Emile Francis Pernot was one of Oregon's most influential bacteriologists and contributed several decades of research to the cure of tuberculosis. Among other professional positions, he was professor of bacteriology at Oregon Agricultural College (1899-1910) and served as the bacteriologist for the state of Oregon (1903-1913 and 1916-1923).
Pernot was born in New York City in 1859, one of four sons of A.D. and Emile Caroline Pernot. His maternal grandfather, a native of France and a skilled machinist, had made the first sewing machine needles for Elias Howe, inventor of the sewing machine.
Pernot was educated in Ohio and moved to Philadelphia, where he studied bacteriology. For a while, he did office work in the oil fields. He moved to Corvallis, Oregon, in 1889 at the request of his brother Eugene, who had established a photography studio there. Pernot’s other siblings also settled in the area. Henri Pernot was the first physician and surgeon in Corvallis, Charles Pernot established fruit orchards in the area, and Lucie Pernot operated a gift store in Corvallis.
In 1890, Pernot was hired to teach photography and engraving at the Oregon Agricultural College (OAC) (now Oregon State University). He also took photographs for publications of the college’s experiment stations.
In 1892, Pernot married Edith Jane Coote of Corvallis. Her grandparents had lived close to the estate of Sir Charles Darwin in England, and her grandfather, George Coote, had worked in Darwin’s greenhouses before Coote and his family moved to Corvallis. Coote later became professor of floriculture and gardening, and he founded the Horticulture Department at OAC.
Pernot and his wife had a son, Peter, two daughters, Mabel and Aimee, and twins who died at birth.
In 1899, Pernot was appointed professor of bacteriology at OAC to teach its first bacteriology course. He later explained that his growing interest in bacteriology came from his taking experiment station photographs through a microscope. For ten years, he was the only faculty member in the field of bacteriology. His major field of study was preserving cheeses, and he started a lifetime interest in tuberculosis research.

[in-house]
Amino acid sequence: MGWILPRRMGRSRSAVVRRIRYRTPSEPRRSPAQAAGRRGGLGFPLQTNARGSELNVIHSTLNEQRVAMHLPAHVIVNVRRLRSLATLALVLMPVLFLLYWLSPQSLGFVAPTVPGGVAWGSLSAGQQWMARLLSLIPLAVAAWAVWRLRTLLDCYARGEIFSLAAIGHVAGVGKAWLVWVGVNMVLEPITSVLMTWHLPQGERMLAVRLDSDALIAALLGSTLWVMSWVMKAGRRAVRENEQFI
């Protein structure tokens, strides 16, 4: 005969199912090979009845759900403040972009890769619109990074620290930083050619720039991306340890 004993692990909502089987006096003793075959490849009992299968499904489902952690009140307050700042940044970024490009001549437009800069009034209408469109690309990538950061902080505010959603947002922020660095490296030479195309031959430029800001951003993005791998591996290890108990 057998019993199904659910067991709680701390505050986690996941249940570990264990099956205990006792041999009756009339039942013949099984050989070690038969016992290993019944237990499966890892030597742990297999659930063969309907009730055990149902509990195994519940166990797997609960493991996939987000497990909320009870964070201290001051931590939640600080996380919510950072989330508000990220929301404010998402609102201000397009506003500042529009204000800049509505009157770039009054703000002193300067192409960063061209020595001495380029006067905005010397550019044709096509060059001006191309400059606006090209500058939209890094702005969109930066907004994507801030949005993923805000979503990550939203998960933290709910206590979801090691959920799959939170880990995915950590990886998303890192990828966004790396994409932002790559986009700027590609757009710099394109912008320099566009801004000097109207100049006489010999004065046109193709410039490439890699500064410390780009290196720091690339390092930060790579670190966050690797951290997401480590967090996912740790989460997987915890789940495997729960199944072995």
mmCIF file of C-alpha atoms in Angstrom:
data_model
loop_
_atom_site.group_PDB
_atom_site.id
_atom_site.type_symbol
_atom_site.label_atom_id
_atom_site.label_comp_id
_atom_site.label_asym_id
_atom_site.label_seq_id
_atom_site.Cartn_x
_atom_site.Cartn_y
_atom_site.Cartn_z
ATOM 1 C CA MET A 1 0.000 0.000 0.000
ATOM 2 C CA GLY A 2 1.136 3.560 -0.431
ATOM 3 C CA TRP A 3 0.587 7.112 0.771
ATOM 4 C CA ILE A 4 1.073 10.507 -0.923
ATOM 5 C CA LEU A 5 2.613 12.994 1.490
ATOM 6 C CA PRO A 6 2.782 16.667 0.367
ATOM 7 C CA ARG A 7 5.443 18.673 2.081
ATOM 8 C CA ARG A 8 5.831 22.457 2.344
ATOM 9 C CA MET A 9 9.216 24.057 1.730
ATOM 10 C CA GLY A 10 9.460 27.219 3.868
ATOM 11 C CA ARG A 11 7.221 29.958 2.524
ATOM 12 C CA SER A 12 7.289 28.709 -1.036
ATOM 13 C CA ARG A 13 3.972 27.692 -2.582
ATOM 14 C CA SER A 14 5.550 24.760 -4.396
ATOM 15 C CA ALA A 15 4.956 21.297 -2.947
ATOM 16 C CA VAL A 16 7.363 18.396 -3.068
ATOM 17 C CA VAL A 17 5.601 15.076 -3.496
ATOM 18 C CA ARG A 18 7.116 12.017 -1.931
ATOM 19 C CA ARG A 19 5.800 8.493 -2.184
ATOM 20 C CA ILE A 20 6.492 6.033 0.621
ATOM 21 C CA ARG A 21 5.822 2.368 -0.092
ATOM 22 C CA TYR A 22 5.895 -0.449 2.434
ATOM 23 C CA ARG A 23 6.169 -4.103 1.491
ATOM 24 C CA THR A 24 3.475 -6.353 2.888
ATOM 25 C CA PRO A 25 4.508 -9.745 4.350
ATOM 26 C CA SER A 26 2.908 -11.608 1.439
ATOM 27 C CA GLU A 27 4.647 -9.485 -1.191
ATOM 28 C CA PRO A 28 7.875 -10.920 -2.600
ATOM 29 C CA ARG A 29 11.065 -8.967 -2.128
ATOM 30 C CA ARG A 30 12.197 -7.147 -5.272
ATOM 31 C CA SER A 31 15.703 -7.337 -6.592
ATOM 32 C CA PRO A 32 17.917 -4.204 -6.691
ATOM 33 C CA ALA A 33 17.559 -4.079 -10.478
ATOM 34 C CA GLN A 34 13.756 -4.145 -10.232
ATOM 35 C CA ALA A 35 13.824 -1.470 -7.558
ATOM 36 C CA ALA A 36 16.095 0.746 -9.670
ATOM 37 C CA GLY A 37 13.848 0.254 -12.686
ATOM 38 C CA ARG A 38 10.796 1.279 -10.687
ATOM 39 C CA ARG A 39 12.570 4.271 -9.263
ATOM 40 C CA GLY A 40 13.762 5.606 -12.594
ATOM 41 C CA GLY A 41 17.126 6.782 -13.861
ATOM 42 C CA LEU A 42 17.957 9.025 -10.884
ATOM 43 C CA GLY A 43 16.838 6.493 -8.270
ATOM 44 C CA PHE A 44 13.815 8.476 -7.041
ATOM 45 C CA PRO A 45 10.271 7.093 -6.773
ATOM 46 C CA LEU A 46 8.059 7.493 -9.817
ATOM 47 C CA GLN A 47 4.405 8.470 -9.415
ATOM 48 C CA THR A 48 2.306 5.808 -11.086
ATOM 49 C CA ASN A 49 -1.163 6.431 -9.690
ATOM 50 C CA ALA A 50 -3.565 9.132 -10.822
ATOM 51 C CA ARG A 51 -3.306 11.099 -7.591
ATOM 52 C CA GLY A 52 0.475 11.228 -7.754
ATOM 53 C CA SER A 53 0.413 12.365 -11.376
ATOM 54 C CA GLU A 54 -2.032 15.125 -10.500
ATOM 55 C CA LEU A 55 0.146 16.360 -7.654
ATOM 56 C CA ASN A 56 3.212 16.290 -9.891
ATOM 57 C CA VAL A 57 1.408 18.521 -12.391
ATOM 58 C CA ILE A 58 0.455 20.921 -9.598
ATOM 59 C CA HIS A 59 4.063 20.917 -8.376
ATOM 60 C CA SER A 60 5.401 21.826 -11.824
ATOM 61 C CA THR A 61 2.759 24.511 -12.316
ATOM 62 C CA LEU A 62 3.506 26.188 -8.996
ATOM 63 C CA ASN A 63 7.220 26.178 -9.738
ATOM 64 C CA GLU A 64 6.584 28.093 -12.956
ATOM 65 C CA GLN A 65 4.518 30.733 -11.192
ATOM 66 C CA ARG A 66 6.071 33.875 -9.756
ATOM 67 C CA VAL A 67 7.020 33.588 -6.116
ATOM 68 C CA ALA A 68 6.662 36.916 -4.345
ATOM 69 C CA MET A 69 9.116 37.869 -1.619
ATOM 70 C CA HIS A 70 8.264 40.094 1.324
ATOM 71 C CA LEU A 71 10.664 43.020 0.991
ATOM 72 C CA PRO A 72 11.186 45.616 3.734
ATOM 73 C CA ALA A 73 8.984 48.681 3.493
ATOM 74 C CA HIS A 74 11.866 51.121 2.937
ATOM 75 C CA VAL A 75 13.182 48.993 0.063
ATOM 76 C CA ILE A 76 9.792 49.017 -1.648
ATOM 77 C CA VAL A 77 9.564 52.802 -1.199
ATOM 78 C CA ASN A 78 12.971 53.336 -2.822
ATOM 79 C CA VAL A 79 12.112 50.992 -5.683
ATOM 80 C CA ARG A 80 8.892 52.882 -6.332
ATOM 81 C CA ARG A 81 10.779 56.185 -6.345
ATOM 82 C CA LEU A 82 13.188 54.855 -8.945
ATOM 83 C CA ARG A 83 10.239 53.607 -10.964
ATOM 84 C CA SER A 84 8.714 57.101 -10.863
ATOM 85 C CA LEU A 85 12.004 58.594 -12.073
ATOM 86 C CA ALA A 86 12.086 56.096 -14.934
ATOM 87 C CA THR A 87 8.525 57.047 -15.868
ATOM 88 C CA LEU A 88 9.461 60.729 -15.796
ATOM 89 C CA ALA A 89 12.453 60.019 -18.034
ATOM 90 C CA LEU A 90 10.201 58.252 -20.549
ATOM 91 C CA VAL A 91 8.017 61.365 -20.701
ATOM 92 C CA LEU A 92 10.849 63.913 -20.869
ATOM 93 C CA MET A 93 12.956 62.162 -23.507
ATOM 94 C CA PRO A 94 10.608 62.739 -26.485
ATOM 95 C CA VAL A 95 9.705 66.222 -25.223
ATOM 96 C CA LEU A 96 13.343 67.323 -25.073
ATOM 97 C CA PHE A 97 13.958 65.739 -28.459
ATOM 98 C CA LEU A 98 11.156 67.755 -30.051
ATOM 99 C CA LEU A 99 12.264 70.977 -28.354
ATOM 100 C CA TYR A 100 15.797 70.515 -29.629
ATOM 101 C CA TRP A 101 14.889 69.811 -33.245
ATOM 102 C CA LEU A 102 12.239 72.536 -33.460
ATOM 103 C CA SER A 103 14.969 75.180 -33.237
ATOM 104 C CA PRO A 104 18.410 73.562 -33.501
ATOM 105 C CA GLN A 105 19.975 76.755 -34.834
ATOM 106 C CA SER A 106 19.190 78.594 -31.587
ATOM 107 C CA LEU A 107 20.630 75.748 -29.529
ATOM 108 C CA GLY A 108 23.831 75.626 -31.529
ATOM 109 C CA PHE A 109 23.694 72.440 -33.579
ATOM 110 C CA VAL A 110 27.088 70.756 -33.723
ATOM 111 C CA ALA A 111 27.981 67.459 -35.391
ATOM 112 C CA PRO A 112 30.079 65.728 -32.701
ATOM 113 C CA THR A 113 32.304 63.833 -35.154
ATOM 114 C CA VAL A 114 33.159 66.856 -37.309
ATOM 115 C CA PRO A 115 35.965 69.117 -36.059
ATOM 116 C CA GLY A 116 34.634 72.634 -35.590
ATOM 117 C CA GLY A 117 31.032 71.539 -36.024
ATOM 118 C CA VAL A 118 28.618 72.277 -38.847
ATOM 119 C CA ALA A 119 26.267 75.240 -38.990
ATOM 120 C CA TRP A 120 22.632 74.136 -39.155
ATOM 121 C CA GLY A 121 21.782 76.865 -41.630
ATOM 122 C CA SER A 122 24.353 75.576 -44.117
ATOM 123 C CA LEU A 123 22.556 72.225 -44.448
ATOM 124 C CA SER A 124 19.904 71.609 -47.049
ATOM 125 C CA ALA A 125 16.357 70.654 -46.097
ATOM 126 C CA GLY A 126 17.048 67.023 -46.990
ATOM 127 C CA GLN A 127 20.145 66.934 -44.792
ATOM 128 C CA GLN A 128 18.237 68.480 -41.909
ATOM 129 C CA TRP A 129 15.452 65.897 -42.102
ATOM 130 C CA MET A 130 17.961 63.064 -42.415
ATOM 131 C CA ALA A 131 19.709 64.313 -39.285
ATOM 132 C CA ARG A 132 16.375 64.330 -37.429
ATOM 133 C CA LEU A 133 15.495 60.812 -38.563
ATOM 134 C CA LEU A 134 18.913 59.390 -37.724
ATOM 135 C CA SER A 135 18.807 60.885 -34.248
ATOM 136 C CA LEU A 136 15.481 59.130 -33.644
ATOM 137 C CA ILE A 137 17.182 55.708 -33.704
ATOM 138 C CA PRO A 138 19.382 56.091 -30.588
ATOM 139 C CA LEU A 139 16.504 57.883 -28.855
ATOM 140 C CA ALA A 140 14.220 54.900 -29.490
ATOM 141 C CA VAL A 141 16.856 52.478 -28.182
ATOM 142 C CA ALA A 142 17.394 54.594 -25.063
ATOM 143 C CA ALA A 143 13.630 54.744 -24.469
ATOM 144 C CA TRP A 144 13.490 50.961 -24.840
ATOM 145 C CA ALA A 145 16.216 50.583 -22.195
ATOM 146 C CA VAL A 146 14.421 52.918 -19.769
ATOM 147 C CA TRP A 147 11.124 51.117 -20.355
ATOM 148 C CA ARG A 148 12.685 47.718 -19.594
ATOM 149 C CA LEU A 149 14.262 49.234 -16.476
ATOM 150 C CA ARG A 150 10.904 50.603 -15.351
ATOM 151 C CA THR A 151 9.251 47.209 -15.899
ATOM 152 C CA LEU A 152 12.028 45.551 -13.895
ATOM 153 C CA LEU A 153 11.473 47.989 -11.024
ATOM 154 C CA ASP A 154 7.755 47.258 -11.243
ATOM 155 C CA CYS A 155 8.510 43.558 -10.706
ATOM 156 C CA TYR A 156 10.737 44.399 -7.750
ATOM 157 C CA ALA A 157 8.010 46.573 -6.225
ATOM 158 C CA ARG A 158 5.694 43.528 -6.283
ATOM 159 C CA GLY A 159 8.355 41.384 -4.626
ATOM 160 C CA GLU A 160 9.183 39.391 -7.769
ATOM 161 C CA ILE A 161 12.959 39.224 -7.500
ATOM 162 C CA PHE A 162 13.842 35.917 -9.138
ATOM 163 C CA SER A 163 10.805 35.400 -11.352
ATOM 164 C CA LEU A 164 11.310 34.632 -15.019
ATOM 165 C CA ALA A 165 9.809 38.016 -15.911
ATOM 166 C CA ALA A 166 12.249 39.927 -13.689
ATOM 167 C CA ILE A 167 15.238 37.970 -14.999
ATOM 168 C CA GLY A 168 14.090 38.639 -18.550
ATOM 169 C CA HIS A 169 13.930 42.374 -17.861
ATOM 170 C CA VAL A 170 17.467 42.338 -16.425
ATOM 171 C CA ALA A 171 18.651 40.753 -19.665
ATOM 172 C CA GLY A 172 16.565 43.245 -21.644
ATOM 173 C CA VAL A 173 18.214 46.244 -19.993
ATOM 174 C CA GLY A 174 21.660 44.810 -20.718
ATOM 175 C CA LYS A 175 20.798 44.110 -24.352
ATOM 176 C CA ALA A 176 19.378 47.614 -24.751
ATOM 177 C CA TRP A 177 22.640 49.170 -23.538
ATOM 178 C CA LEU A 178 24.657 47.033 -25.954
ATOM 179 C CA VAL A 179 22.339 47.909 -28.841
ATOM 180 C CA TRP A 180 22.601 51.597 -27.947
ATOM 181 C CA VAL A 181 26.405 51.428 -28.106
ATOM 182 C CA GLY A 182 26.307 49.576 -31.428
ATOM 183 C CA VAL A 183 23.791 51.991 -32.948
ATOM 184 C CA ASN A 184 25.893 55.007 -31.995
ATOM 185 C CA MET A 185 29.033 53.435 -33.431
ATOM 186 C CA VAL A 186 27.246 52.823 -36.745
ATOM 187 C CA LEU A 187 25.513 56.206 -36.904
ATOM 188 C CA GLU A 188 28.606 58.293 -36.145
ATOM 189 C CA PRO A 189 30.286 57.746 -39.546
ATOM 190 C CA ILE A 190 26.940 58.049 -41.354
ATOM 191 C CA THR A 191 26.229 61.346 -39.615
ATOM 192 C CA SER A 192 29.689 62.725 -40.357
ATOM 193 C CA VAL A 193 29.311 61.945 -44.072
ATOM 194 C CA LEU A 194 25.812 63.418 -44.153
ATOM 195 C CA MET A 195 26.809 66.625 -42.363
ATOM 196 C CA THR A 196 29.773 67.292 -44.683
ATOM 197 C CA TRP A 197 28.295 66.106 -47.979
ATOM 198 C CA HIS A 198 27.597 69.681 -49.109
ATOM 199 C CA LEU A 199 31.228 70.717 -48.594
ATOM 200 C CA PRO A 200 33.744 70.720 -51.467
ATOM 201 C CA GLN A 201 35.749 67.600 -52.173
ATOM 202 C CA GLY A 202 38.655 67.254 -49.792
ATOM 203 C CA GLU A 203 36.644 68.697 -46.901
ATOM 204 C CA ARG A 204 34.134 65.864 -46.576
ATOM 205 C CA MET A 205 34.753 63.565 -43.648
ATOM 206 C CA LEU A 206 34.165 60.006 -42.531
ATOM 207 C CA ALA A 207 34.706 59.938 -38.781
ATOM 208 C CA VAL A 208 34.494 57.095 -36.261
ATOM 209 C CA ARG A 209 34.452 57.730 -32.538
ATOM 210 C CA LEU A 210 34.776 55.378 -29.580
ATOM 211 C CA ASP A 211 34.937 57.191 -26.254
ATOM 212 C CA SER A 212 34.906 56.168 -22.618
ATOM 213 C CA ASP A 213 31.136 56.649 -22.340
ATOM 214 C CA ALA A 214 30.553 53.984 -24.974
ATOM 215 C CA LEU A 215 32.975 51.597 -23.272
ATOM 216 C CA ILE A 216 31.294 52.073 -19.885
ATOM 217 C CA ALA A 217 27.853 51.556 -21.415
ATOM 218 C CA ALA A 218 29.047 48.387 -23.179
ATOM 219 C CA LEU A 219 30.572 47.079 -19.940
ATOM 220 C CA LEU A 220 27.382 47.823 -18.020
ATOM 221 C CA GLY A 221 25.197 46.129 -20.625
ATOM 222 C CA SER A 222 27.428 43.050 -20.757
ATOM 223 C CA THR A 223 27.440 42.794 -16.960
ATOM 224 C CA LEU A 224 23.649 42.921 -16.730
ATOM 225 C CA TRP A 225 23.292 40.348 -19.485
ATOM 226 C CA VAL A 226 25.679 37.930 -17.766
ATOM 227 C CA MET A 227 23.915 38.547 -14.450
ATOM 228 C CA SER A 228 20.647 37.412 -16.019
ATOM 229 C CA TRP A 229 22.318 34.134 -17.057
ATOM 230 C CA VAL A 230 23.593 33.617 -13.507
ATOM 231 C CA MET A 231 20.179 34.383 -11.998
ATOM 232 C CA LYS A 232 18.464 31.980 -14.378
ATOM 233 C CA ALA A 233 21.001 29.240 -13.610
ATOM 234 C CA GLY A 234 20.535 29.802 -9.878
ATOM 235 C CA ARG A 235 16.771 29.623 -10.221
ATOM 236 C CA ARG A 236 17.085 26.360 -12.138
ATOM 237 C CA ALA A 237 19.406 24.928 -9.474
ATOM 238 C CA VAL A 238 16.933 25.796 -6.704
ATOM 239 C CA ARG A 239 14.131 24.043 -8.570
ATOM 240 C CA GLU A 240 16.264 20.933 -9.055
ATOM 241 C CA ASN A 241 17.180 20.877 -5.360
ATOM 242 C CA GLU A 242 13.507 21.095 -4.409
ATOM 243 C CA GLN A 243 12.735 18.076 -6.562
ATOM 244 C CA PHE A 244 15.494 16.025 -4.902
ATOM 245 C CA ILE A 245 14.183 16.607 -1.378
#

Pernot was recognized with an honorary Master of Science degree from the college in 1903. Working with other college staff, Pernot developed for the Hawaiian Pineapple Company a method of using temperature and pressure to eliminate a bacterial problem damaging canned pineapple. He also participated in research using electric currents to sterilize milk, the production of six different flavors of cheese, and the elimination of off-flavors of butter caused by bacteria or other factors.
His growing reputation in the field of bacteriology led to his appointment in 1903 as state bacteriologist by Gov. George E. Chamberlain. In this role, he worked with local government, hospitals, and physicians in studying the growth and characteristics of microorganisms and how they affect people’s health. He served in that role until 1913, when he left the position; he returned in 1916 and served until 1923.
Pernot resigned from OAC in 1910 to establish the Portland Bacteriological Laboratory and to become bacteriologist for the City of Portland, a position created for him. There, he continued his work in the field of bacteria and human health. In 1915, he renamed his laboratory the Pernot Laboratories, which he operated until 1923. In 1918 when the worldwide flu epidemic struck, Pernot was quarantined in his laboratory, where he worked long hours making vaccine.
At North Pacific Dental College, Pernot became a part-time instructor, lecturing on bacteriology, and he later joined the faculty full-time. After the death of his first wife in 1921, he married Mary E. Shaver in 1923.
For thirty-five years, Pernot researched tuberculosis, leading to the discovery of the bacillus responsible for tuberculosis in poultry. For this discovery, he received an Award of Honor at The Hague in The Netherlands. In early 1927, he announced he was close to discovering a cure for tuberculosis; he contracted a severe cold within a week and was hospitalized. Four days later, on February 2, 1927, Pernot died in Portland at the age of sixty-seven.
Before her death in 1991, Pernot’s surviving daughter, Mabel E. Pernot, made a major contribution to the Oregon State University Department of Microbiology to support teaching, research, and the publication of the department’s history, Under the Microscope, during the department’s centennial year.
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Fisher, Jim. Under the Microscope: One Hundred Years of Microbiology at Oregon State University. Corvallis: Oregon State University Department of Microbiology, 1998.
Lee, Jennifer A. An Oral History with Mabel Pernot (Unpublished). Oral History Program, Horner Museum, Oregon State University, Corvallis, 1986.